• Day 3: API (5 hours): Learn how to call APIs, learn JSON, microservices, REST APIs
  • Day 4: Numpy (4 hours): Familiarize yourself with Numpy  and practice using it in the first 30 exercises
  • Day 5, 6: Website Portfolio (5 hours each day): Learn Django, create a portfolio site in Django, also take a look at the Flask framework,  build a Django website portfolio 
  • Day 7: Unit tests, logs, debugging (4 hours): Get to grips with unit tests (PyTest), learn how to work with and validate logs, and use breakpoints

Real-Time Scale (The Secret):

 

If you’re passionate about the subject and devote your whole self to it, you can get everything done in a month.

 

  • Learn Python all the time. Start at 8 am and do it until 5 pm. Take a break for lunch and snacks (an hour total).
  • At 8 am, make a list of things you will be learning today. Afterward, take an hour to remember and practice everything you learned yesterday.
  • From 9 a.m. to 12 noon, study and practice less. After lunch, pick up the pace. If you’re stuck on a problem, look online for a solution.
  • Spend 4-5 hours each day studying and 2-3 hours practicing. (At most, you can take one day off a week).
  • Your friends will think you’re crazy. Don’t disappoint them – live up to the image.

 

If you have a full-time job or are in college, you will need more time. As a student, it took me 8 months to do everything on the list. Now I work as a senior developer (senior). It took my wife, who works at the US central bank, six months to finish all the tasks on the list. It doesn’t matter how long it takes. Finish the list.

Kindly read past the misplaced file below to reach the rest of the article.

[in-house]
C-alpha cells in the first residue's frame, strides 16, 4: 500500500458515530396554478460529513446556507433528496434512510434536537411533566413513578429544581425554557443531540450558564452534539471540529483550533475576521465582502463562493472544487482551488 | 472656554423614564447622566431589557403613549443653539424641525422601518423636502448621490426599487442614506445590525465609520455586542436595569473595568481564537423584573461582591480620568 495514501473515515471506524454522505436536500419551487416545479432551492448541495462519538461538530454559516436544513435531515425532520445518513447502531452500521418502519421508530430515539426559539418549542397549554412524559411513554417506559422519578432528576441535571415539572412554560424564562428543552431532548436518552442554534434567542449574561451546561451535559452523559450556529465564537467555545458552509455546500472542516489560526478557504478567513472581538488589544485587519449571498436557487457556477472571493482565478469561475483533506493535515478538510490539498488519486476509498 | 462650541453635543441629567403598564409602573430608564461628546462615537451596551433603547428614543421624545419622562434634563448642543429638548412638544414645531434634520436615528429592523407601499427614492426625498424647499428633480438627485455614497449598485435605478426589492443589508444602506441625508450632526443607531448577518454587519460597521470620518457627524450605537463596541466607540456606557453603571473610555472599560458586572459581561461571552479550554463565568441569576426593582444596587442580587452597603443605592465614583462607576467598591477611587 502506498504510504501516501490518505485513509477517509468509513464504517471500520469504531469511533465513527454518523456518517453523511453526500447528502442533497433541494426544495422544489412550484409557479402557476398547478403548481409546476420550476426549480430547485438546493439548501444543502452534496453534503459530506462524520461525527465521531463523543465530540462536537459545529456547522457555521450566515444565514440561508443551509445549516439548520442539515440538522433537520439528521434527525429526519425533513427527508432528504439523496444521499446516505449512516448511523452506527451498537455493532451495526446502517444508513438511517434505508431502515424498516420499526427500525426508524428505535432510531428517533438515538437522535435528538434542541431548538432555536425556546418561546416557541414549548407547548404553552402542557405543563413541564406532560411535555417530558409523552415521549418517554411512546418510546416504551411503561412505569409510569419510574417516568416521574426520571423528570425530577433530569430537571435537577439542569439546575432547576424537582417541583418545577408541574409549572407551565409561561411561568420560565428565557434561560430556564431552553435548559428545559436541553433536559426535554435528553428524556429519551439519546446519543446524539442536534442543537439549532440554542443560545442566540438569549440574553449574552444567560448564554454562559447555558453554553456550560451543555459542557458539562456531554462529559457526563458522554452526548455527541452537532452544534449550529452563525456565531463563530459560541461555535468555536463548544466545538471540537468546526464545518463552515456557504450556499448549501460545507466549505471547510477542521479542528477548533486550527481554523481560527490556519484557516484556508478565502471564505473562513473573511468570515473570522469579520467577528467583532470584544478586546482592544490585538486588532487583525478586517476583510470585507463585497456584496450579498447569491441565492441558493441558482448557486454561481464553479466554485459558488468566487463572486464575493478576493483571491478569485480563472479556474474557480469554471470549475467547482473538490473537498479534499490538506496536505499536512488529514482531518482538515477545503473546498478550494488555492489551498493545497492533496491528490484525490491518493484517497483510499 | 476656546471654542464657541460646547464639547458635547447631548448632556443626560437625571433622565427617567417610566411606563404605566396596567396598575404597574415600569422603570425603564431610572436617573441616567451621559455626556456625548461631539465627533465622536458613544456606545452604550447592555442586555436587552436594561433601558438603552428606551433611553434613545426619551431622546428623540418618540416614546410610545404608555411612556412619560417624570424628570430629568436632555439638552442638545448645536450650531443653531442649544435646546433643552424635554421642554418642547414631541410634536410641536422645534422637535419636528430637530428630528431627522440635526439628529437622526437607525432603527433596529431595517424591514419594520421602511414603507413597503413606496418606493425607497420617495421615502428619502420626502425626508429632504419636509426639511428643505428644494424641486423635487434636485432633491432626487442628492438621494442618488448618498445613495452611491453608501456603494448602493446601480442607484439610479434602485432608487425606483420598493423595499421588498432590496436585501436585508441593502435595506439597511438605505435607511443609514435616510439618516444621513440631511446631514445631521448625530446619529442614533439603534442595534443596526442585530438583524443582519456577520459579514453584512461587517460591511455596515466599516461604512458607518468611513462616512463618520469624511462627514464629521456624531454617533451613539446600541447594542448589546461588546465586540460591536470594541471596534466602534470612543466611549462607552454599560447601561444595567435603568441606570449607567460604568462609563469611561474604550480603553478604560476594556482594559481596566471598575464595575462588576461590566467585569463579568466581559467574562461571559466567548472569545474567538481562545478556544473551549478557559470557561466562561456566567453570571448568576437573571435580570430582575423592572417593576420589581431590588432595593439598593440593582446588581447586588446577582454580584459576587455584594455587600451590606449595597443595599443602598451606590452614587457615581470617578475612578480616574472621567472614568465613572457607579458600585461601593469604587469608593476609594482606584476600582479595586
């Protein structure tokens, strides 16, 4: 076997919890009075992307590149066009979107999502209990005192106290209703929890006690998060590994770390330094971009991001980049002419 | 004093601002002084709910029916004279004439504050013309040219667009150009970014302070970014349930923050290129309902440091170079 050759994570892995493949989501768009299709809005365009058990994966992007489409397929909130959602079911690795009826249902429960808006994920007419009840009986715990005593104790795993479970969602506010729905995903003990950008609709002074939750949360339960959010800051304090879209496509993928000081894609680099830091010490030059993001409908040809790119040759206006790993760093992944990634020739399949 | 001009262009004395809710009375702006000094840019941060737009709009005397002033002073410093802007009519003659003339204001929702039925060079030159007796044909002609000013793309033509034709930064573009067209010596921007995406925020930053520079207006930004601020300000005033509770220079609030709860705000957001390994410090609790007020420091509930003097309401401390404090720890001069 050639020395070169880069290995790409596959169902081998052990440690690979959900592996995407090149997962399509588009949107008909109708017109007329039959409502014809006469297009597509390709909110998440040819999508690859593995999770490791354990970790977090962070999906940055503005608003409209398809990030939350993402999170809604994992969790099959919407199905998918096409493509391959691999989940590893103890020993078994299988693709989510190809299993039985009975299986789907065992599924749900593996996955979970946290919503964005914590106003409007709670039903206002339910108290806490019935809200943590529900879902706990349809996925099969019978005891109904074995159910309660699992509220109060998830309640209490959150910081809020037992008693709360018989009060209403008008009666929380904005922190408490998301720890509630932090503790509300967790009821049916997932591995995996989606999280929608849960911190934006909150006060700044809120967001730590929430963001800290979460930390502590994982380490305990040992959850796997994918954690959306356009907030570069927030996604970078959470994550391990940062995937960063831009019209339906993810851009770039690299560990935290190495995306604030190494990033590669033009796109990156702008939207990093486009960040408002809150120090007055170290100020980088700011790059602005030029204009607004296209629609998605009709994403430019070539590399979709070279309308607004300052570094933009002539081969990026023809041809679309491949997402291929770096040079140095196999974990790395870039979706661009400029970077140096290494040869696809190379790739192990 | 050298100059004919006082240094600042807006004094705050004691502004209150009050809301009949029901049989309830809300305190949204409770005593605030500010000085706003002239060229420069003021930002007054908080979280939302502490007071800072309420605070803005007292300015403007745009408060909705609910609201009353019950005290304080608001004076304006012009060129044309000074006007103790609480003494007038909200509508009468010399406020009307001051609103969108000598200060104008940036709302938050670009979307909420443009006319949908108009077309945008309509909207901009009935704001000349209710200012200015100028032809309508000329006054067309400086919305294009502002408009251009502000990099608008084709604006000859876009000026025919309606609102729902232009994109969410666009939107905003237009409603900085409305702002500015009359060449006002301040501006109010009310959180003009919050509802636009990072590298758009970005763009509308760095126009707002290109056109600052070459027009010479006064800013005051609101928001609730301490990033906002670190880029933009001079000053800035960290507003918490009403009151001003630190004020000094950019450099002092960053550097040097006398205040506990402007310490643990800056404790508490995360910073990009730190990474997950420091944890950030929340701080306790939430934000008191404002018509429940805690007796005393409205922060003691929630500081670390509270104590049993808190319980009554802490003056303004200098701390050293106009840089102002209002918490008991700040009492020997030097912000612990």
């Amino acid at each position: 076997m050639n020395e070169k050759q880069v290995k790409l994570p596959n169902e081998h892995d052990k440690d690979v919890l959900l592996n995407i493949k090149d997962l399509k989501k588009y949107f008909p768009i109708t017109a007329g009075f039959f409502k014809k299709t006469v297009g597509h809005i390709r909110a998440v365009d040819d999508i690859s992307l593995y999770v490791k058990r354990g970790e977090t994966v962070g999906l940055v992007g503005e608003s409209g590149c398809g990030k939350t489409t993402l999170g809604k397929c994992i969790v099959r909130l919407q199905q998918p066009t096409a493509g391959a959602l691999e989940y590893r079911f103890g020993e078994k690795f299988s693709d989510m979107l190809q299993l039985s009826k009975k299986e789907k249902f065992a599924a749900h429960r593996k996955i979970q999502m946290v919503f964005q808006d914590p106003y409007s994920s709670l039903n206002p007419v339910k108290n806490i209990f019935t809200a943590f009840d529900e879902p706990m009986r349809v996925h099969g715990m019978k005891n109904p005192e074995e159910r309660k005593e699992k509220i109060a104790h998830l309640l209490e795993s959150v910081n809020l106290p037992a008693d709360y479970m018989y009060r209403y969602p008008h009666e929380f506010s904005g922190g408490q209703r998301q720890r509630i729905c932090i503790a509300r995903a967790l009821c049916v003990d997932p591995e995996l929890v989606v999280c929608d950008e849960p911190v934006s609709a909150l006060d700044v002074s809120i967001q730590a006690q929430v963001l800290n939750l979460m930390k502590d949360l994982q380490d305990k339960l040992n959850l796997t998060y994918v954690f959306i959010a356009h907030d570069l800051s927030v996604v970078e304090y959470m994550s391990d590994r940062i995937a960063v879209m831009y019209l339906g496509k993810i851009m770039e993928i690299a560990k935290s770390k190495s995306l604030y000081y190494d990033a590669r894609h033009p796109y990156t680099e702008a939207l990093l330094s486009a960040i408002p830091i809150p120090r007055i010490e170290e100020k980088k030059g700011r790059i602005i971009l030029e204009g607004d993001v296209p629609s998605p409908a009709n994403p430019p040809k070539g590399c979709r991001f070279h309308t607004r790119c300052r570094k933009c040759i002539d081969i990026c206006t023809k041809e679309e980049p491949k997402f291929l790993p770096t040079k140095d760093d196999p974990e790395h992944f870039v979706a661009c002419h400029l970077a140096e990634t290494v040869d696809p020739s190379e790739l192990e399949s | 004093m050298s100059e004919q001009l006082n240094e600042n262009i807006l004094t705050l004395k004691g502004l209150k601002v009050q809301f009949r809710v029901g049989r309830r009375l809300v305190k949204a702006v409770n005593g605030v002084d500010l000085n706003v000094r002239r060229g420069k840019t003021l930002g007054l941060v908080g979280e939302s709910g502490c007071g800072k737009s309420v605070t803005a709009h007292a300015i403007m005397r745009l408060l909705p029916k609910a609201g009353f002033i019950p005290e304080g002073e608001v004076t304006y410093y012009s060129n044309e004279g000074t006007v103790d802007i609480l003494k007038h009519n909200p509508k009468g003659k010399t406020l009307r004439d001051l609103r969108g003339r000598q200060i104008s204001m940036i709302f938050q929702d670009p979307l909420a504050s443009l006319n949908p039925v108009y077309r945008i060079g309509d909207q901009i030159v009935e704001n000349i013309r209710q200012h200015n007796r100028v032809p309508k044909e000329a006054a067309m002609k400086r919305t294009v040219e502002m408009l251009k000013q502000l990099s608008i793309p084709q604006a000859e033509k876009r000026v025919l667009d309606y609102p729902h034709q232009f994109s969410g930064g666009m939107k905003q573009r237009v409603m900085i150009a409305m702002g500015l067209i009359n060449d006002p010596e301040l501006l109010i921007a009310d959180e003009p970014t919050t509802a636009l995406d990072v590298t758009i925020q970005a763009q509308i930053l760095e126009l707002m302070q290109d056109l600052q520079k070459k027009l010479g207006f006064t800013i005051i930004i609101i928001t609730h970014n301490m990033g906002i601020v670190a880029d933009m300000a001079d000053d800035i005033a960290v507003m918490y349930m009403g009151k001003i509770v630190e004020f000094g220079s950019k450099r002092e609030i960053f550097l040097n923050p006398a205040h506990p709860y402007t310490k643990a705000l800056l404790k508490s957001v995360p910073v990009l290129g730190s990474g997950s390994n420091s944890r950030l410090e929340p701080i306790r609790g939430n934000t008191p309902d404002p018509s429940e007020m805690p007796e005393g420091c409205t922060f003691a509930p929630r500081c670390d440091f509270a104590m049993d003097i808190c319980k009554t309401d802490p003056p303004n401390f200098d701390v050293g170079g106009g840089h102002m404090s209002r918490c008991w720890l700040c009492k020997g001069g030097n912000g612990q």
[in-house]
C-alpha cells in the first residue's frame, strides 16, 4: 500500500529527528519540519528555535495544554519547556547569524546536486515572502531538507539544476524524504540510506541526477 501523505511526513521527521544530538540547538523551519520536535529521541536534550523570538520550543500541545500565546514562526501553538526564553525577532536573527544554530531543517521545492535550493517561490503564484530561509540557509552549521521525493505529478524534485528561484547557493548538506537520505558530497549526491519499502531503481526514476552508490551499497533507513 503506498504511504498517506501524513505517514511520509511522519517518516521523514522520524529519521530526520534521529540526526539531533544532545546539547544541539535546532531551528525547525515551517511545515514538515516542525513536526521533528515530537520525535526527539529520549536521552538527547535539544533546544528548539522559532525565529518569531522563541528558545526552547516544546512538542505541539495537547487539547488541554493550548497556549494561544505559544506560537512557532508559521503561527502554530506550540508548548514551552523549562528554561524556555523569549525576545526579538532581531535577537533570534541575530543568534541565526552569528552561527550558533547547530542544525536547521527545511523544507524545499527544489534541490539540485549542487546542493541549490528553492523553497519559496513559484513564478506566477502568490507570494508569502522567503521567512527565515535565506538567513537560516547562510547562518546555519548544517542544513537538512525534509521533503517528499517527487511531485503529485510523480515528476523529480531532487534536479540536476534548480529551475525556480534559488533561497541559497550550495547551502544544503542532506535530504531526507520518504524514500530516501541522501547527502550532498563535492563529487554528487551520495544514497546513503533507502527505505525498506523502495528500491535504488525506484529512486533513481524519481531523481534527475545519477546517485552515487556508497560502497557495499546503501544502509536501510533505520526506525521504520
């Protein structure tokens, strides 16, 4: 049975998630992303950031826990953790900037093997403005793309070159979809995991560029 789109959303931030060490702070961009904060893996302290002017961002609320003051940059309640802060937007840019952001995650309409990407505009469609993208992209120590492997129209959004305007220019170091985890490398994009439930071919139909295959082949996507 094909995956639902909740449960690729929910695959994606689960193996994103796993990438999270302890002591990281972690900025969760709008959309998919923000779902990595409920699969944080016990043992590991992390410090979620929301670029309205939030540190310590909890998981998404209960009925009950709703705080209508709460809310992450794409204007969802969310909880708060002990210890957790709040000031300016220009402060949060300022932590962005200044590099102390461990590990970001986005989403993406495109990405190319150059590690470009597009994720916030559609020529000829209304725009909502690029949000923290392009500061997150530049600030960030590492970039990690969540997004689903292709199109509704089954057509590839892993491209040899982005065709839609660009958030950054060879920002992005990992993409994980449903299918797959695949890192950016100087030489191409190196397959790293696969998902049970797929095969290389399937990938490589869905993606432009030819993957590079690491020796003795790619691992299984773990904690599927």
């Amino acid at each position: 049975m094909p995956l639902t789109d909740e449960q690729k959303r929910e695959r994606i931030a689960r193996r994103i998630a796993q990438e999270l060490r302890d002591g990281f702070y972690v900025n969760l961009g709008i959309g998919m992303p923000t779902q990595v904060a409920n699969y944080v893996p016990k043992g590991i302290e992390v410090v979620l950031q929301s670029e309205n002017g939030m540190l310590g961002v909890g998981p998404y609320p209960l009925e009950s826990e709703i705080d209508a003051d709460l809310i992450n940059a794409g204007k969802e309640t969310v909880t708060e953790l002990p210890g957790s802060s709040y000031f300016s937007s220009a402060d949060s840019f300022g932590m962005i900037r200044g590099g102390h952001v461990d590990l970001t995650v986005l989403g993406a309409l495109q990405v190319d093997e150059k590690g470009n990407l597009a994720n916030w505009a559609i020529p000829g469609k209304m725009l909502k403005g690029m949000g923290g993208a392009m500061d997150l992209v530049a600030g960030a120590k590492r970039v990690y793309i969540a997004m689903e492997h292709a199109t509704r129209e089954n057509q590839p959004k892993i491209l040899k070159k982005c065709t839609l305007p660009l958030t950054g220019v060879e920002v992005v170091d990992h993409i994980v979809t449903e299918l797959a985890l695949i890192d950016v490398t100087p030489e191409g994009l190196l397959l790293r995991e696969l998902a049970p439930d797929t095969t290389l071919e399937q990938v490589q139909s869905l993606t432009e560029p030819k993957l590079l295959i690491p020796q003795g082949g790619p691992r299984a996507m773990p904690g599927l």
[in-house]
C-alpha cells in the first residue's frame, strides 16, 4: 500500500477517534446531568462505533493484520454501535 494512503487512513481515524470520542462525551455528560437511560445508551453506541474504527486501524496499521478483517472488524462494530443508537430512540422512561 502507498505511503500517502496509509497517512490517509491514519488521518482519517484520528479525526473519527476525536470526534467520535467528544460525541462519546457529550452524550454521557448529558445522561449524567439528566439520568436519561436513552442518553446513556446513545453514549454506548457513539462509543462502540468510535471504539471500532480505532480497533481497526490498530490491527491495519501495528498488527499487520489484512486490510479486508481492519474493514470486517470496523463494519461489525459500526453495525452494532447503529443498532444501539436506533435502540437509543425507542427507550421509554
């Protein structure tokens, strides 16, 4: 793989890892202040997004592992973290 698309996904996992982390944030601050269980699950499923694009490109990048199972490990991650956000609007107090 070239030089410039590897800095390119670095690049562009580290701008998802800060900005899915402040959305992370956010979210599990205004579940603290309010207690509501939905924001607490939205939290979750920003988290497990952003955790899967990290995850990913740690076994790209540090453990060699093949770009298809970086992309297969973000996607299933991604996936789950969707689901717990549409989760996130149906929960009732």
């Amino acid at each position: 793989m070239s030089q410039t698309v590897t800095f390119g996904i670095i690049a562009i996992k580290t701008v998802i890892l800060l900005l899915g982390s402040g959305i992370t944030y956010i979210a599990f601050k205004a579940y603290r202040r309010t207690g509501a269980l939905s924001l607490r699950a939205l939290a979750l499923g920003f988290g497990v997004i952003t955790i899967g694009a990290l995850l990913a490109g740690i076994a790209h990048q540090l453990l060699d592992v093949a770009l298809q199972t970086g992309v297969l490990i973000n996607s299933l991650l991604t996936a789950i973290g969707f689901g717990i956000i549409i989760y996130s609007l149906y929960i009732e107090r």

Week four: get serious about getting a job (internship)

 

Your goal for week four is to think seriously about getting a job. Even if you don’t want to get a job right now, you’ll learn a lot through the interview process.

 

  • Day 1: Resume (5 hours): Create a one-page resume. At the top of your resume, post a summary of your skills. Be sure to include a list of your projects with links to GitHub.
  • Day 2: Website Portfolio (6 hours): Write some blogs. Add them to the previous website portfolio you made.
  • Day 3: LinkedIn Profile (4 hours): Create a LinkedIn profile. Transfer everything you have on your resume to LinkedIn.
  • Day 4: Interview Preparation (7 hours): Google the most frequently asked questions in job interviews. Practice solving the 10 programming problems they ask about in job interviews. Do this on paper. Interview questions can be found on sites like Glassdoor, Careercup
  • Day 5: Networking (~ hours): Get out of the closet. Start going to mitaps, and job fairs. Meet recruiters and other developers.
  • Day 6: Just apply to jobs (~ hours): Google “Python jobs,” see what jobs are available on LinkedIn and local job offer sites. Choose 3 jobs that you will respond to. Customize your resume to fit each of them. Find 2-3 things on the requirements lists that you don’t know. Spend the next 3-4 days figuring them out.
  • Day 7: Learn from rejections (~ hours): Every time you get a rejection, identify for yourself 2 things you need to know to get the job. Then take 4-5 days to hone your mastery of these things. That way, you will get better as a developer after each rejection.

 

Job readiness:

The truth is that you will never be 100% ready for work. All you need to do is learn 1-2 things very well. And familiarize yourself with the other questions to get over the interview barrier. Once you get the job, you will learn a lot from it.

 

Enjoy the process:

Learning is a process. There are bound to be challenges along the way. The more there are, the better you are as a developer.

 

If you can finish the list in 28 days, you’re doing great. But even if you complete 60-70% of the list, you will develop the necessary qualities and skills. They will help you become a programmer.

Where to learn:

 

If you still don’t know where to start,

 

 

I wish you an exciting journey. The future is in your hands.